by phildini on October 22, 2017
Mastodon is currently my favorite social network. I love it so much, I started my own server with some friends, and I'm proud to say it's still going strong. You can read about The Wandering Shop in my previous post about why I started it.
Part of the reason I love Mastodon and The Wandering Shop is that it's a social community where we get to define the rules, and we get to control who is and isn't allowed in our neighborhood. Myself and the other shopkeeper, Annalee, do a good job keeping out the riff-raff as per our Code of Conduct. That said, if you aren't on our server, or if you want a tighter grip over who you share with, Mastodon provides some of the most comprehensive options I've seen for privacy in a social network.
So here are 6 things you can do to lock down your Mastodon account.
1. Develop a good relationship with your server admins
While Mastodon provides some excellent options for blocking people and servers just for your account, involving your server admins will help keep bad actors and bad instances off everyone's feed, and help the neighborhood feel better as a whole. This is tougher on a large server like mastodon.social, but the admins there still try to respond to reports as they can. That "personal relationship" is one reason why I prefer the smaller servers.
2. Lock your account
The next steps in this guide are going to be found in your Mastodon preferences, which you can find under the "Gear" tab in the Mastodon web interface. This guide, and all the screenshots, assume your server is on Mastodon 2.0, which many servers have moved to by this point.
In Mastodon, locking your account means that you must manually approve every follower. The Mastodon default is anyone can follow anyone else, without approval. Setting this setting will require action from you every time someone wants to follow you, but it also means no-one can follow you without your permission. This is especially important if you want to...
3-4. Set privacy defaults on toots and unlist from search results
The default for toots that you post in Mastodon is "Public", meaning everyone can see them and re-toot them. The next level of privacy is "Unlisted", meaning anyone can see them if they go looking for them, or if they follow you, but they won't show up on the public timelines, like the "Local" feed or the "Federated" feed. The final level of non-direct-message privacy is "Followers-only". When a toot is followers-only, only your followers can see it, they CANNOT re-toot it, and it won't show up in any public feeds.
All of these options are available on a per-toot basis in every client I've seen, but if you'd like your toots to be more restricted by default, you can change that here. However you are most comfortable using Mastodon is the right way to use Mastodon, but it's worth noting that interesting toots in the public timelines is how people find other interesting people on Mastodon, and removing your toots from that by default may limit how many people get to appreciate what you have to offer.
On this same preference page is "Opt out of search engine indexing" option, which will translate to your public profile and status pages not being crawled by search engines that respect things like robots.txt files.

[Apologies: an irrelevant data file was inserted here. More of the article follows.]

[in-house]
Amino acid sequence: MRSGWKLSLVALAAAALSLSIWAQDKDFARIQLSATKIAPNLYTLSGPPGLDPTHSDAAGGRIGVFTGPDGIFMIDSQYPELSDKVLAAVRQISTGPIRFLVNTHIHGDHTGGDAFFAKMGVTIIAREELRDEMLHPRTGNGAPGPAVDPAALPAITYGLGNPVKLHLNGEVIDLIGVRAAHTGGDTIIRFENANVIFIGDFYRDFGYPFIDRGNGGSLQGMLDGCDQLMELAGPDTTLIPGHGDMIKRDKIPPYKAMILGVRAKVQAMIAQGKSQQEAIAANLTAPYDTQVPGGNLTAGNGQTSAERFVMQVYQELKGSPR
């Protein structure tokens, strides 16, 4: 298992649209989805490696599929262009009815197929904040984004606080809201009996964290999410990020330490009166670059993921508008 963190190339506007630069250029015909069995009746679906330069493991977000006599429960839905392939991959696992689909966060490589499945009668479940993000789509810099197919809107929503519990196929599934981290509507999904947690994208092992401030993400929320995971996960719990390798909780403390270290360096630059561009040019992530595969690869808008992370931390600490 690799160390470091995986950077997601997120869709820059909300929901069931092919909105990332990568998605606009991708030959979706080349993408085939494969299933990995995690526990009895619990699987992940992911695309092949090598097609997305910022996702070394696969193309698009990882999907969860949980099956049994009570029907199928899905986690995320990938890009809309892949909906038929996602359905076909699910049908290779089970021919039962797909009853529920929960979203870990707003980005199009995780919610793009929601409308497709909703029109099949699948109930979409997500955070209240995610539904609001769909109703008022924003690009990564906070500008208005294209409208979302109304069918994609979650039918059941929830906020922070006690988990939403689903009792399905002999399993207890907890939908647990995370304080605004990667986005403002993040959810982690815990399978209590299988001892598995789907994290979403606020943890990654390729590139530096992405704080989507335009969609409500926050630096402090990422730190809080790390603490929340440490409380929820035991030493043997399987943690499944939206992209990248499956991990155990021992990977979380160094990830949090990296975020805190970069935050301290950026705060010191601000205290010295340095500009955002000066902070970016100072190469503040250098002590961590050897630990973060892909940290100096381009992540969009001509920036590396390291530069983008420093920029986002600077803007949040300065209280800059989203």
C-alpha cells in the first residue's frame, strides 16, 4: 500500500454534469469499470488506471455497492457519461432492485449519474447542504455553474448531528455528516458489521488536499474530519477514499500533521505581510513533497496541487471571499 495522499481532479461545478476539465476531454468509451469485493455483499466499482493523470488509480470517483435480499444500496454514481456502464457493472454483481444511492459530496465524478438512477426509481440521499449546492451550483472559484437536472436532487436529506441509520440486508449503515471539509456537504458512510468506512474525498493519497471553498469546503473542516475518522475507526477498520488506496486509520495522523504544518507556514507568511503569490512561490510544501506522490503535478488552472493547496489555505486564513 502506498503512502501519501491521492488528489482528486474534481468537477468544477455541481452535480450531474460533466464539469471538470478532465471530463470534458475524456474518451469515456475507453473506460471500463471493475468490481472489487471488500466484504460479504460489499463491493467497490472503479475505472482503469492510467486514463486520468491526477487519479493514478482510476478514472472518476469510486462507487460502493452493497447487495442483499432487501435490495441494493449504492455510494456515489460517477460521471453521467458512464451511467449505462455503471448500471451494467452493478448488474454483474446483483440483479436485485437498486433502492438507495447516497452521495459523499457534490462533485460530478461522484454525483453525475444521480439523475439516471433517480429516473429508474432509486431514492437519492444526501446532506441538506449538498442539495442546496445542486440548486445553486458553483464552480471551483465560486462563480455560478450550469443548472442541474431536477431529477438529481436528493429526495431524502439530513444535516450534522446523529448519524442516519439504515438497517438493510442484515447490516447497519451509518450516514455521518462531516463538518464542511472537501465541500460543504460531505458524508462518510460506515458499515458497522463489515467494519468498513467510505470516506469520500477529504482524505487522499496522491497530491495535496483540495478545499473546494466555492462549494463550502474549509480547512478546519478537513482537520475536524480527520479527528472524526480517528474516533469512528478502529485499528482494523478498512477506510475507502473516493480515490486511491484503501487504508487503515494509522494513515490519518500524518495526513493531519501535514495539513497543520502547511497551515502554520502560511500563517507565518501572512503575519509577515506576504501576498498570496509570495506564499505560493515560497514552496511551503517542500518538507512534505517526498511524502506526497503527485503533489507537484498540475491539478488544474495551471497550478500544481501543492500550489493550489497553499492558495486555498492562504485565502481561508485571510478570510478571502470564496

5. Set up 2FA for your account
This falls under "Good internet hygiene", but it's a good idea to set up two-factor authentication for your account, and Mastodon has made it easy to do so. Accounts getting hacked sucks, turning on 2FA makes that less likely.
6. Donate to Mastodon development and encourage more privacy features
Mastodon is created and run by volunteers, and you can help support the lead developer through the Mastodon Patreon Page. Additionally, suggestions for more privacy features come up all the time in the Mastodon Github, and you can help make them a reality by pitching in your time and expertise.
WordFugue is a blog run by phildini and oboechick. The best way to show your appreciation is to share this article with friends. The second best way is to donate to phildini's Patreon Page.
by phildini on May 8, 2017
There is a recurring villain in the Terry Pratchett novels called The Auditors. They show up over a number of books as the adversary of Death, and make one of their most daring ploys in Thief of Time, which I also consider in the top five of the Discworld canon.
The Audtiors, who I describe in the singular because it thinks of itself as one entity, is one of the most insidious adversaries in the Discworld because it is not evil, or even mean-spirited. It simply wishes there was more order to the universe, and would prefer all life to stop because life is so disorderly.
One of the best descriptions for the existance of The Auditors begins thusly:
Nine-tenths of the universe is the knowledge of the position and direction of everything in the other tenth. Every atom has its biography, every star its file, every chemical exchange its equivalent of the inspector with a clipboard. It is unaccounted for because it is doing the accounting for the rest of it, and you cannot see the back of your own head.
Nine-tenths of the universe, in fact, is paperwork.
This phrasing has stuck with me recently in regards to critique of the internet and online communities. In many ways, the internet is its own auditor, its own bookeeper, its existance is the record of its existance. And yet, thousands upon millions of words have been written explaining more about the communities and worlds that make up the internet. Entire libraries could be filled with the printed pages of digital commentary on Twitter and Facebook and all manner of internet forum that have come before.
One of those pieces of internet critique, which I will not link to because I do not wish to drive traffic to it, rankled me, to the point where I felt a need to counter it. But to counter it properly, we need to establish some background. Carl Sagan once said "If you wish to make an apple pie from scratch, you must first invent the universe."